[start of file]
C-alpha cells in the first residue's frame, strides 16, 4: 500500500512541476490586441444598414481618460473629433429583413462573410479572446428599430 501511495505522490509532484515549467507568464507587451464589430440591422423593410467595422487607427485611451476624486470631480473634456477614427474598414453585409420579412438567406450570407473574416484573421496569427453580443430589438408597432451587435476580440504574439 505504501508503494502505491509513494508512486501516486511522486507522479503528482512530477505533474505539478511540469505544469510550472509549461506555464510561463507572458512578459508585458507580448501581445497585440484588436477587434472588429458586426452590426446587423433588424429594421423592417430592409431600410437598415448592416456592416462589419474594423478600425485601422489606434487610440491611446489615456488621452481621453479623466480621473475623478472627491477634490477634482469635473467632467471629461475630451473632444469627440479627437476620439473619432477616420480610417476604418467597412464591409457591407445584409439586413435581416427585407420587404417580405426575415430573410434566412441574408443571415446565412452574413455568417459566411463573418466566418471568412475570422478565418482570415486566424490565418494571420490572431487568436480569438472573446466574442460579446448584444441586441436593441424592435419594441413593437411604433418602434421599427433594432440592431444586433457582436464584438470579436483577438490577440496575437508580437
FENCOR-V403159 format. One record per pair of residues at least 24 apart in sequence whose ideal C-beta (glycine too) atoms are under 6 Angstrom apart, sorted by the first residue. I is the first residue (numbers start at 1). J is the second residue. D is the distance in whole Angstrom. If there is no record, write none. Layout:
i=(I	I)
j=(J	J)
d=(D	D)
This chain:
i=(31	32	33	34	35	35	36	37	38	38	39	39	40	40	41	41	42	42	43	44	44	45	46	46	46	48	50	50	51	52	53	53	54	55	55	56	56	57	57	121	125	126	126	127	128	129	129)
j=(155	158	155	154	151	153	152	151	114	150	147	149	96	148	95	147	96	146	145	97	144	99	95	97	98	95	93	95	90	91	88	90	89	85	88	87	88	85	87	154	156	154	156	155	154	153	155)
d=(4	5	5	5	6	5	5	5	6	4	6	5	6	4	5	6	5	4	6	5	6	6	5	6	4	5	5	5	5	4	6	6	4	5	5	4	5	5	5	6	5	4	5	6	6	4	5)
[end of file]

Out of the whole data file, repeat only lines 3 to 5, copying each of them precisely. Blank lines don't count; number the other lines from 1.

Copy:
i=(I	I)
j=(J	J)
d=(D	D)